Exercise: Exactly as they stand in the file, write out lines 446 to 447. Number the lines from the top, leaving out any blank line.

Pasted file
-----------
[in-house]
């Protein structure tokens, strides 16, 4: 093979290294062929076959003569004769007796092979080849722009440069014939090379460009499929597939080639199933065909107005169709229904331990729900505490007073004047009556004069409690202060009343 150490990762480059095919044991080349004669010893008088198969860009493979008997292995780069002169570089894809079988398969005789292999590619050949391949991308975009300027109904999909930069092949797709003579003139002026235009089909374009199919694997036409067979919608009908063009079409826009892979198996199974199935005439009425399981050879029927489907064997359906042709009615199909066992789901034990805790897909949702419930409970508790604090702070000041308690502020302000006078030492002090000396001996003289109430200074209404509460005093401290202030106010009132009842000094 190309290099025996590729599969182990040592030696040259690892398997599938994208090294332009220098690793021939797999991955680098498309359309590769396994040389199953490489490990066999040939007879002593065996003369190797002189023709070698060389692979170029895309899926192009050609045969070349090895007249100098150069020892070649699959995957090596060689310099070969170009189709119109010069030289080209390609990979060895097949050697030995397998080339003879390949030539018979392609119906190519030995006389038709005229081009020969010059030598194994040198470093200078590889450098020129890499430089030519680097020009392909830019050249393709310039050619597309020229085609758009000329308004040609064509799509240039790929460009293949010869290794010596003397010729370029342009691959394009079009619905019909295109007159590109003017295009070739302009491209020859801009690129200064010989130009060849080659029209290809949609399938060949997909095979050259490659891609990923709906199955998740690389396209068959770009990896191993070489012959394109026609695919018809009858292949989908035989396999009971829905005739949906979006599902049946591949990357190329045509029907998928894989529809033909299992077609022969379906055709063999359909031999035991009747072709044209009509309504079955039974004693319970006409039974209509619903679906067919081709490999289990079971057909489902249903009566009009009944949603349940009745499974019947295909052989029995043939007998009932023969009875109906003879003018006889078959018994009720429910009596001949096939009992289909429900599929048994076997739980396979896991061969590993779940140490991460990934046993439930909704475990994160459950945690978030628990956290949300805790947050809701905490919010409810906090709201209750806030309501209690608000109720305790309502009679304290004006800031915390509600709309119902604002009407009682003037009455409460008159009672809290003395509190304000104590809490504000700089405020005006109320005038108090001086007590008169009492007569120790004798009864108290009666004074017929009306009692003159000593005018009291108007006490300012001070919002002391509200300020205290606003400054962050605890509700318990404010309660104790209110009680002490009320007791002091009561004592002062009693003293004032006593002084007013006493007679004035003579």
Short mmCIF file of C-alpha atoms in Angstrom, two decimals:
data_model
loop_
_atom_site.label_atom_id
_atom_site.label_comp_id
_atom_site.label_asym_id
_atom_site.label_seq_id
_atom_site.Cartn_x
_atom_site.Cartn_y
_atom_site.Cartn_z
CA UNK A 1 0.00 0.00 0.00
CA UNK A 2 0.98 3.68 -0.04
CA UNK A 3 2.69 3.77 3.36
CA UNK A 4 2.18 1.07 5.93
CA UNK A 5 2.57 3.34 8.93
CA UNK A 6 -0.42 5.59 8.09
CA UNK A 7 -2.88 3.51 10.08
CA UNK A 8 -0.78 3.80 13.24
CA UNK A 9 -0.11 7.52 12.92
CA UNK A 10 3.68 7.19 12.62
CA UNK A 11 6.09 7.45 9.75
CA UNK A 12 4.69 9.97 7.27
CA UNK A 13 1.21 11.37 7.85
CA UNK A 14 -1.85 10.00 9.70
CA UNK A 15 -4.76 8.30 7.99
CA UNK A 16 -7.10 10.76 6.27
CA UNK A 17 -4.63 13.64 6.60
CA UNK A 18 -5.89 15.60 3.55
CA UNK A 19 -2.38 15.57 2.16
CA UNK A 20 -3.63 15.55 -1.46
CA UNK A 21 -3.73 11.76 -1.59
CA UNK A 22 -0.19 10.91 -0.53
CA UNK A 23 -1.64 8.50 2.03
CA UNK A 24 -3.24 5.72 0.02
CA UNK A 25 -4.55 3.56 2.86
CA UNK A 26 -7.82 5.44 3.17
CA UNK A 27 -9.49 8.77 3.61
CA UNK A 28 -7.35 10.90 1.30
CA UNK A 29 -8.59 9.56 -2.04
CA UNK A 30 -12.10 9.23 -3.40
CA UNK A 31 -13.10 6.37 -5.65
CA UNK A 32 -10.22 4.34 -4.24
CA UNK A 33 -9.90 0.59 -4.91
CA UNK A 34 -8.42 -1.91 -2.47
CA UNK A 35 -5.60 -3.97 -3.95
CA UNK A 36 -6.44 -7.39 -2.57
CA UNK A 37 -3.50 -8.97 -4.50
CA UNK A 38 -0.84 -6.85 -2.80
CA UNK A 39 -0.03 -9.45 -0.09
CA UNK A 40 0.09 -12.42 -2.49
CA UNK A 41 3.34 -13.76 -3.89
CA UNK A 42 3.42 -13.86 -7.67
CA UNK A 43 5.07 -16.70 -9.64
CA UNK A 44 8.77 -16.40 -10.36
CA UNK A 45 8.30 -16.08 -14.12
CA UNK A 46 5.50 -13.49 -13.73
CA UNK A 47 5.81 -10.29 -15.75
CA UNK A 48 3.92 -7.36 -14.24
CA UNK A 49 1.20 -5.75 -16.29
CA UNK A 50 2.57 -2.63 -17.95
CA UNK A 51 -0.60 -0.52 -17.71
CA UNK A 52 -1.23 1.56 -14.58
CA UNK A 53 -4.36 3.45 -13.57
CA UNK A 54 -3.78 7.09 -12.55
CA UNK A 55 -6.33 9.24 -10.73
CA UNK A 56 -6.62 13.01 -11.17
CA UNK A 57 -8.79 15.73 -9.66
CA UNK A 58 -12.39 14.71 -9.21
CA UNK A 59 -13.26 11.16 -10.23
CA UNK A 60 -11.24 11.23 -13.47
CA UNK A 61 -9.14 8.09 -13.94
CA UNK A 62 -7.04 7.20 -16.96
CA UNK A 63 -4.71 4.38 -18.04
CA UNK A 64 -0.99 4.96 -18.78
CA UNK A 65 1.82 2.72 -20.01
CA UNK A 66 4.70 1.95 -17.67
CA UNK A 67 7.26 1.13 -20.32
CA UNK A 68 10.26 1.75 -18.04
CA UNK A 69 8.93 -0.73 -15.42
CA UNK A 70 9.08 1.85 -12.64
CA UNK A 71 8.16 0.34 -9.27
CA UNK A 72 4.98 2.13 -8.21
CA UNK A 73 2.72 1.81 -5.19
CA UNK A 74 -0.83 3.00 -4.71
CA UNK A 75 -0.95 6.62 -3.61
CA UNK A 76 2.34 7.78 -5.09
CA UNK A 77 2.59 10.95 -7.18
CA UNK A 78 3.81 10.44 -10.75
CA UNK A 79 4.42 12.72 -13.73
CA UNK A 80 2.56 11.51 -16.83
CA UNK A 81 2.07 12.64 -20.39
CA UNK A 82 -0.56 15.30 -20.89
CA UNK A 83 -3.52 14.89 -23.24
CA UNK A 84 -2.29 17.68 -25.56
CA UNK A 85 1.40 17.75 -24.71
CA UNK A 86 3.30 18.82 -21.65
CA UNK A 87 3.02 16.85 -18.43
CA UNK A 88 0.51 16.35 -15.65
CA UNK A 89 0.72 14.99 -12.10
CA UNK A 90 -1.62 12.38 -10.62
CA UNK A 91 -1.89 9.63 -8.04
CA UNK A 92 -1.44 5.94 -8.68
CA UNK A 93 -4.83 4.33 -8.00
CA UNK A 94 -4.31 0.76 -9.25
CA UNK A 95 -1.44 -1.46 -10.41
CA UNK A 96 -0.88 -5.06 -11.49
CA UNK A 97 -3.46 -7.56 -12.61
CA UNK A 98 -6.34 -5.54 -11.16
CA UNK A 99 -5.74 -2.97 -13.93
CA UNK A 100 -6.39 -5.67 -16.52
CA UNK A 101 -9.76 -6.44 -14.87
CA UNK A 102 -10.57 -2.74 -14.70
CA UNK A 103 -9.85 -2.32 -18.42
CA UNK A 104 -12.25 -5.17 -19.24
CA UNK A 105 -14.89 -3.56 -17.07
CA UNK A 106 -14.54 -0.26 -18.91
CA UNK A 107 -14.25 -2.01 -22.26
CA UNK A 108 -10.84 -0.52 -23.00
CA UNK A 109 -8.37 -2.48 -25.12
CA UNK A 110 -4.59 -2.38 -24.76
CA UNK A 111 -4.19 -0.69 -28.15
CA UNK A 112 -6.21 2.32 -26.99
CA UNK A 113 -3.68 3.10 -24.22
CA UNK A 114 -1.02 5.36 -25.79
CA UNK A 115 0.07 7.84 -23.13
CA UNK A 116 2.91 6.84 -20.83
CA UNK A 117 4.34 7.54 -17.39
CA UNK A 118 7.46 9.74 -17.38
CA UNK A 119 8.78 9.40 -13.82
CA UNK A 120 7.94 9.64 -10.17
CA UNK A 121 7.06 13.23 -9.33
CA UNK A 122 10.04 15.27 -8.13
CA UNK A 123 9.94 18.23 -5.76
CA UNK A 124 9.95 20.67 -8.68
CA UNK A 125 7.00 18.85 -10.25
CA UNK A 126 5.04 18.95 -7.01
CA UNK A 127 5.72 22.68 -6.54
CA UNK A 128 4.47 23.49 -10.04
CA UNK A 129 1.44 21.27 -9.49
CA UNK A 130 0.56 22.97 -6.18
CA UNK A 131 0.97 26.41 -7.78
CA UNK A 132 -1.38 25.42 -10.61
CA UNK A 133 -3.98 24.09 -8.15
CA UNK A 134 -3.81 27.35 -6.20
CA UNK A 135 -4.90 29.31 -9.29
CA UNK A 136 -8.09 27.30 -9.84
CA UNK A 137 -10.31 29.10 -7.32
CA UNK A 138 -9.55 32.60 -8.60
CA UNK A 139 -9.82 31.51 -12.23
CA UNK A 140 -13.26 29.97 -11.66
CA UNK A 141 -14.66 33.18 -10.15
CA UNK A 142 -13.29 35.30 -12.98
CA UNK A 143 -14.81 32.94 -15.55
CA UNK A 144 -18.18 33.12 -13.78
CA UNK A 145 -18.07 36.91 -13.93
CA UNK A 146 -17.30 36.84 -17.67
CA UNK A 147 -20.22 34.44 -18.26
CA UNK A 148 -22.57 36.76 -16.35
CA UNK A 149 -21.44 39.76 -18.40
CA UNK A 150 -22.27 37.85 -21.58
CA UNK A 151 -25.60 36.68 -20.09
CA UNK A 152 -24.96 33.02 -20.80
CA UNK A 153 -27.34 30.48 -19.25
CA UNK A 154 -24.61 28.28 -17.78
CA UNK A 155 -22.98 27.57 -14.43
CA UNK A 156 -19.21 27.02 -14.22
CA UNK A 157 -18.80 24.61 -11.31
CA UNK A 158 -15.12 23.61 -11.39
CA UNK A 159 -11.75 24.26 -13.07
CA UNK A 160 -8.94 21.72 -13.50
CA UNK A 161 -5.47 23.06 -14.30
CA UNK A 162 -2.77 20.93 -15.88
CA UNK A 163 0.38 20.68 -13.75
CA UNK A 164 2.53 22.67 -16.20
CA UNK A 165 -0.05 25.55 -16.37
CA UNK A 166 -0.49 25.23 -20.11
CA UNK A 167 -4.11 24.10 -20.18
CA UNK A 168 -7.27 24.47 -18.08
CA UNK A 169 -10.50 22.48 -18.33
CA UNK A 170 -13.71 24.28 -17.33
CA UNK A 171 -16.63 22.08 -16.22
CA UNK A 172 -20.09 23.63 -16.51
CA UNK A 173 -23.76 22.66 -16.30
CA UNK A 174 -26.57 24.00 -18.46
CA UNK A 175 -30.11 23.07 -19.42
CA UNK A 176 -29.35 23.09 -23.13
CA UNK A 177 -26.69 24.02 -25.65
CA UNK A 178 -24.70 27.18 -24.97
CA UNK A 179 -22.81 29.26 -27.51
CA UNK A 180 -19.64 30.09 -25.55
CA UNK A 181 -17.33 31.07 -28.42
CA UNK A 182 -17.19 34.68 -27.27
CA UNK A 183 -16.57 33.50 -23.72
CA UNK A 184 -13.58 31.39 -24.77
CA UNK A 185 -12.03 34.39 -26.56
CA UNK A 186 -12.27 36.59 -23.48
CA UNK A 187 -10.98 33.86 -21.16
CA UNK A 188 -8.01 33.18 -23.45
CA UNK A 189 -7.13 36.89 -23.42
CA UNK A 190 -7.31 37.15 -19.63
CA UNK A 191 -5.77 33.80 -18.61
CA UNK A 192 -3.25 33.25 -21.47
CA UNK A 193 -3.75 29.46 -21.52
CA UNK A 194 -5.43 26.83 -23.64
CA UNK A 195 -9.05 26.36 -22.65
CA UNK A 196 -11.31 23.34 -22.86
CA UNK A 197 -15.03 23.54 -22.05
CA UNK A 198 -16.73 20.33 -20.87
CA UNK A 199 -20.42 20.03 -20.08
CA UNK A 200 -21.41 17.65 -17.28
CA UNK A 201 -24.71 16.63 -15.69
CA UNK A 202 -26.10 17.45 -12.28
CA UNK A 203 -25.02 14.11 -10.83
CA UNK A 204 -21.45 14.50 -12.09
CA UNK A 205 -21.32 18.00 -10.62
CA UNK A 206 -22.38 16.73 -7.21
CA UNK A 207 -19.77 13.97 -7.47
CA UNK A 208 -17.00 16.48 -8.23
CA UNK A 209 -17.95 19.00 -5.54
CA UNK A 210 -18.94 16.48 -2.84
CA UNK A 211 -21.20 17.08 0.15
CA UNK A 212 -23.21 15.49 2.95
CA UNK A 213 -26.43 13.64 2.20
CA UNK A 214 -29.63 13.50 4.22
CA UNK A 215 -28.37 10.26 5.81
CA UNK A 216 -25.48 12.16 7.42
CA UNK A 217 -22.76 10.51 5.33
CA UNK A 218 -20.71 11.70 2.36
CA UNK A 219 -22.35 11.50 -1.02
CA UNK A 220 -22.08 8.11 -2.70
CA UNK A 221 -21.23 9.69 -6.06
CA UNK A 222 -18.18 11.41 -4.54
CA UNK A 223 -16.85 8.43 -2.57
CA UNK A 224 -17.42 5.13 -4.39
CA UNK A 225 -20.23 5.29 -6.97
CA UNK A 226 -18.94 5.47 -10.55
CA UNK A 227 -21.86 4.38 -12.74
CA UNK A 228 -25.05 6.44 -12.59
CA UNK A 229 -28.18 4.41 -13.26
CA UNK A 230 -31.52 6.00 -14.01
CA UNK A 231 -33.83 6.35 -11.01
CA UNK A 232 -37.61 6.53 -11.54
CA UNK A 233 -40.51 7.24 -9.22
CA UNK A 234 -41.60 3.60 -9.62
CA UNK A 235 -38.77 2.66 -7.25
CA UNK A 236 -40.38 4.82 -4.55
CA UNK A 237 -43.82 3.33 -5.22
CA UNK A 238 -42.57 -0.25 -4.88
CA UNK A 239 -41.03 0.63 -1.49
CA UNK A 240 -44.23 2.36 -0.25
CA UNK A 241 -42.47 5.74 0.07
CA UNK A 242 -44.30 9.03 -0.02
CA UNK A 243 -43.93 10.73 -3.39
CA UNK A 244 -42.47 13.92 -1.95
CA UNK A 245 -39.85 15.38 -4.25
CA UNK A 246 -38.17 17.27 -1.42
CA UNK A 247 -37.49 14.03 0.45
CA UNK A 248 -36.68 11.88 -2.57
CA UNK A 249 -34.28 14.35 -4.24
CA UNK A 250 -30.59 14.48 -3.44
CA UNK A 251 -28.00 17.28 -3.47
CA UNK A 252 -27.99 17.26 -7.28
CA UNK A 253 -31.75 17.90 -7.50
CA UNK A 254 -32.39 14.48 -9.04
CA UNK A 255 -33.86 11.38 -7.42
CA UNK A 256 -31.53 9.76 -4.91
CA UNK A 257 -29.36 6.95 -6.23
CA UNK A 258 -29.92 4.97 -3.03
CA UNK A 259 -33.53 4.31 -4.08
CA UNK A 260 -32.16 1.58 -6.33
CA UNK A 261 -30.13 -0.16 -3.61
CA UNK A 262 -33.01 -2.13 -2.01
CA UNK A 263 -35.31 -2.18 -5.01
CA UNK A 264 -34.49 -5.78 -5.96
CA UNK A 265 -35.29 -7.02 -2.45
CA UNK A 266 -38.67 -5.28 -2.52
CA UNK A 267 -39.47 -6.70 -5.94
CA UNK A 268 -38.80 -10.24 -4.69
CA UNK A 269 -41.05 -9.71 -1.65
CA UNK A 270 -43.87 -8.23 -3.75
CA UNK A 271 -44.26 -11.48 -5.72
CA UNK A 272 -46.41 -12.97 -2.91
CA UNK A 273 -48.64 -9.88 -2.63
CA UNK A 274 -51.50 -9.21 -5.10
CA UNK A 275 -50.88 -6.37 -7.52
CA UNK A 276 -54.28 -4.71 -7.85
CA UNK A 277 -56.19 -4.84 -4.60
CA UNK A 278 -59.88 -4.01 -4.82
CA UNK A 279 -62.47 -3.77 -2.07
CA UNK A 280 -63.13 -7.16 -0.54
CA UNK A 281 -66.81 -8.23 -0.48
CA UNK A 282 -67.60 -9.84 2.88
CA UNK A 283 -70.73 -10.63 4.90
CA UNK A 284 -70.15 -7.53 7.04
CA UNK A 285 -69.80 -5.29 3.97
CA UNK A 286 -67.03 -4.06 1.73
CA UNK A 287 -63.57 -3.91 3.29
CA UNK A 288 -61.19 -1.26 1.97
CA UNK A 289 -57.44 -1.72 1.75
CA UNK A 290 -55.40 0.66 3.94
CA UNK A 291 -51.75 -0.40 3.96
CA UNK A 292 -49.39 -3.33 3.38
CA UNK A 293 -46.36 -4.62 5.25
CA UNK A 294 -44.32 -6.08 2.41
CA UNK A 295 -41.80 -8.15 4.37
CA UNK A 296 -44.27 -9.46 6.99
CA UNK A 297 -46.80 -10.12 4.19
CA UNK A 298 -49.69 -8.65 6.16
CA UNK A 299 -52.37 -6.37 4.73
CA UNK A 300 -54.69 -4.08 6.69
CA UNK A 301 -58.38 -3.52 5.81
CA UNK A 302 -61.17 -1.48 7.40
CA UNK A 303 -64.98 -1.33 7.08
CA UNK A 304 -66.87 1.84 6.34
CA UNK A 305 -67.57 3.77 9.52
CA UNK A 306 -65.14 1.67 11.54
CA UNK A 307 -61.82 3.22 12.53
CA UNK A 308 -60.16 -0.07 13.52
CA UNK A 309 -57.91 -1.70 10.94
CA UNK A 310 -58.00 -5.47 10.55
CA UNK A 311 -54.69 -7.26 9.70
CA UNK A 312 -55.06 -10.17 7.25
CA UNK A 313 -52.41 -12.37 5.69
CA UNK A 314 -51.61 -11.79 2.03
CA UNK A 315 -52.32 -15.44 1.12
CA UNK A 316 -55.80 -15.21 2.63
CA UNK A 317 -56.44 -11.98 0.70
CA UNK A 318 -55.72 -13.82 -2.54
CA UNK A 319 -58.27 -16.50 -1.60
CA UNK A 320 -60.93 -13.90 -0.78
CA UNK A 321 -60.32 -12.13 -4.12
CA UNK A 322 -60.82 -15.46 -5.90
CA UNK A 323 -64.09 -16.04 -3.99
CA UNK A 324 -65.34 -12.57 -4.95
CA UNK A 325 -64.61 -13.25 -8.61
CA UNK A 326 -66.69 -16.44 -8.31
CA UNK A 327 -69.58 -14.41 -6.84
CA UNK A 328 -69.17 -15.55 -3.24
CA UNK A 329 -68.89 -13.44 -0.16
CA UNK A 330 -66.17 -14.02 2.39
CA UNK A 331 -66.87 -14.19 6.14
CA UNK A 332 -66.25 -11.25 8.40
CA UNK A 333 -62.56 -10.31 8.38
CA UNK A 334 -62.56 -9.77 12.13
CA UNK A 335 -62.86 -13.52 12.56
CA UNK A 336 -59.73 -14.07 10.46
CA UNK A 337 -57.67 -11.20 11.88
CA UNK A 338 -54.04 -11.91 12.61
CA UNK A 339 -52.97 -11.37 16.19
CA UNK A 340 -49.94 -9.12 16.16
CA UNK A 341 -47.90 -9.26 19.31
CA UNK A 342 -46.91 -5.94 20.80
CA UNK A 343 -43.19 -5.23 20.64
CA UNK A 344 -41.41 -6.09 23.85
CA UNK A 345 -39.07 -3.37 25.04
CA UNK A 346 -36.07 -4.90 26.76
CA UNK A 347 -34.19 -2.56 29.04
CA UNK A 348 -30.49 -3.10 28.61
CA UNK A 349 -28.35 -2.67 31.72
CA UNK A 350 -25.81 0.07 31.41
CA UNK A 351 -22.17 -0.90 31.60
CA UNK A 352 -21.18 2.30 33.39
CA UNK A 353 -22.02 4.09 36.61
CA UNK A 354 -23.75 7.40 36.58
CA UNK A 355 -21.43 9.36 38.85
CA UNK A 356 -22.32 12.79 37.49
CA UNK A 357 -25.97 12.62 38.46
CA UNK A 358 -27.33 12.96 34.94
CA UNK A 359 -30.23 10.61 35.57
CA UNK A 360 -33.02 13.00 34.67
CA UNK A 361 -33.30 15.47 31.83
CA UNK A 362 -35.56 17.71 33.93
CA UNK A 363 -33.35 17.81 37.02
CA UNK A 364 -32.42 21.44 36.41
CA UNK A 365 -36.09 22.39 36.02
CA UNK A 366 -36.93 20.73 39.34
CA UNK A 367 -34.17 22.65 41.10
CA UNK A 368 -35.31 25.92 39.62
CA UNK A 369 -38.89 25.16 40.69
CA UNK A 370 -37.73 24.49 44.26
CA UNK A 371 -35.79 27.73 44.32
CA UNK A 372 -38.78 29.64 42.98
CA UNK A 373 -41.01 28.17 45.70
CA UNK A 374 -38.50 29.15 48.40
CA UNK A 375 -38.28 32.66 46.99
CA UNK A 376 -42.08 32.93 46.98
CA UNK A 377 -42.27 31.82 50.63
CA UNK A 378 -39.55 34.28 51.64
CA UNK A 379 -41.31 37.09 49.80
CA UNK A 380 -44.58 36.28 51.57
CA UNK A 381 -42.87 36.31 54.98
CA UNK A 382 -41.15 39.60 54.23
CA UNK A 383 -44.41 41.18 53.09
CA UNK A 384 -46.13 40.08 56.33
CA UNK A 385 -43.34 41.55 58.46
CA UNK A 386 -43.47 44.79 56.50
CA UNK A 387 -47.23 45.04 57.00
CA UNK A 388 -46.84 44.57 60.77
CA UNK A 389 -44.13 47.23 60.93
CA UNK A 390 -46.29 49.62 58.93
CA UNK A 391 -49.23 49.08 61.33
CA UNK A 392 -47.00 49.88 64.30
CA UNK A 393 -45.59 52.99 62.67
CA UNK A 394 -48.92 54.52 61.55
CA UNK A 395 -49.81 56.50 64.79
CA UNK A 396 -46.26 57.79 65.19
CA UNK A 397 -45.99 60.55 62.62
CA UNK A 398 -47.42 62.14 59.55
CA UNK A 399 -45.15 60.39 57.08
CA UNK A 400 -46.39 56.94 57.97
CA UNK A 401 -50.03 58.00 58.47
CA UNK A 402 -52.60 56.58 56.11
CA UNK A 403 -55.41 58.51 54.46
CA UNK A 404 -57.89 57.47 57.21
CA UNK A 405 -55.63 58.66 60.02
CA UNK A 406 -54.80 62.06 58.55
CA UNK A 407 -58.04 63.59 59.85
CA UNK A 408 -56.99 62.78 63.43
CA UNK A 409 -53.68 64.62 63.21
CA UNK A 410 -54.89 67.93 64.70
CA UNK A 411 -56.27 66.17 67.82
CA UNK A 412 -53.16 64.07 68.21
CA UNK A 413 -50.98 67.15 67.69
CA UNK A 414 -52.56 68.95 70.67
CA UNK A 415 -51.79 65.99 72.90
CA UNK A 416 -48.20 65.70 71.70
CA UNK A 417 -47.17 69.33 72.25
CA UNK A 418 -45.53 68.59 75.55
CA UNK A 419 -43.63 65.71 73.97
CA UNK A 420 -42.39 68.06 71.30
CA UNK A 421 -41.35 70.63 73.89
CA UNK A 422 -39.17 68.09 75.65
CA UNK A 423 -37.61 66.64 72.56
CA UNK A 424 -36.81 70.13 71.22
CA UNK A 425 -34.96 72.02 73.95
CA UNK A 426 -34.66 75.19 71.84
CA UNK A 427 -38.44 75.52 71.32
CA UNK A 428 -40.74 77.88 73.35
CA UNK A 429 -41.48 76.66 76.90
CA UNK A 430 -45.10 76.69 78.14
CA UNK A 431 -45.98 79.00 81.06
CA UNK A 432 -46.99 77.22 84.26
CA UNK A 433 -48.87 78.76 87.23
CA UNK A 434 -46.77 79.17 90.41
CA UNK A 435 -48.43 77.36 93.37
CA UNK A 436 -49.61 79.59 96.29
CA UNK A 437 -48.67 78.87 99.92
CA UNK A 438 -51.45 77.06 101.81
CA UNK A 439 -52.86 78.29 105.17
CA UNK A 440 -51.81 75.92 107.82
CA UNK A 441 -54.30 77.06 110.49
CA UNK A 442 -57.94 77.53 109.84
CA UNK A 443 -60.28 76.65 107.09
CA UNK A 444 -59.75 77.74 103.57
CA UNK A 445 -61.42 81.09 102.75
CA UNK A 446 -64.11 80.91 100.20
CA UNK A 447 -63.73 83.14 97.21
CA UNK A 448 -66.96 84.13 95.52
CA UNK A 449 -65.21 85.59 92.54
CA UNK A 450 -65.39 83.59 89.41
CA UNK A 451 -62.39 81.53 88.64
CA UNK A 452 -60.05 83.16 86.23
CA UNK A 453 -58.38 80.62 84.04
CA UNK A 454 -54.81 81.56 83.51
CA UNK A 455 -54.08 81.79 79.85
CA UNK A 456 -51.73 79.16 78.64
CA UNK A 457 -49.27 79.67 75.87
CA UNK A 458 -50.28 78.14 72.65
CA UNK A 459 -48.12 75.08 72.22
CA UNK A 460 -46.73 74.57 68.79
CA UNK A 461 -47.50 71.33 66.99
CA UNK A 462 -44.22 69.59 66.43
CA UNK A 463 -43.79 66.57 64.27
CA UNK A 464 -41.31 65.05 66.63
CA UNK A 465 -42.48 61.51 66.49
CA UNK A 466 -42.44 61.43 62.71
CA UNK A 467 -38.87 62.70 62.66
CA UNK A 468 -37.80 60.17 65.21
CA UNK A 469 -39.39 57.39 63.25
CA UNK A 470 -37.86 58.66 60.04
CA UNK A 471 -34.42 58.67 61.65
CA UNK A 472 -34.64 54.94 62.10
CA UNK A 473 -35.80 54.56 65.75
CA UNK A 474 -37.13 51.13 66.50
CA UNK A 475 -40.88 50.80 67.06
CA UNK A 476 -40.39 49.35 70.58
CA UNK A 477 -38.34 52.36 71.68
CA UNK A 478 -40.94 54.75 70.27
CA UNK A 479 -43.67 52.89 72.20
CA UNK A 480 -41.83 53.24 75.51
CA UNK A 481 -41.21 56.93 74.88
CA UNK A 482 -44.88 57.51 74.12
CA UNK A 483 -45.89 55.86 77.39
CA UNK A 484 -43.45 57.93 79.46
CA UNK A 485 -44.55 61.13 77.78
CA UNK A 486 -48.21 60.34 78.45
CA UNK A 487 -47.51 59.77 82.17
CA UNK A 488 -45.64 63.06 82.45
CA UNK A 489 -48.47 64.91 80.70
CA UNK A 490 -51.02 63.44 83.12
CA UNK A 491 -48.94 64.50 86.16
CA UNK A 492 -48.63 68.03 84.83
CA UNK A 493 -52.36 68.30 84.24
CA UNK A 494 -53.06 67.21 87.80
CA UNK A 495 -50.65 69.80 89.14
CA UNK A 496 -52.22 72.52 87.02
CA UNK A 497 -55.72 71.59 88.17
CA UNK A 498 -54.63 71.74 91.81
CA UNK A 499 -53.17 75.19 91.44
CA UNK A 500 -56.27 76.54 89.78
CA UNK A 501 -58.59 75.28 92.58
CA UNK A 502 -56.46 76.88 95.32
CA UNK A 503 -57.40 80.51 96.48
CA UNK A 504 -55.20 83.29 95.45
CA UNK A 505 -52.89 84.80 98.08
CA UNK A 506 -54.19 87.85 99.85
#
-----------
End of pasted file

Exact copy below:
CA UNK A 434 -46.77 79.17 90.41
CA UNK A 435 -48.43 77.36 93.37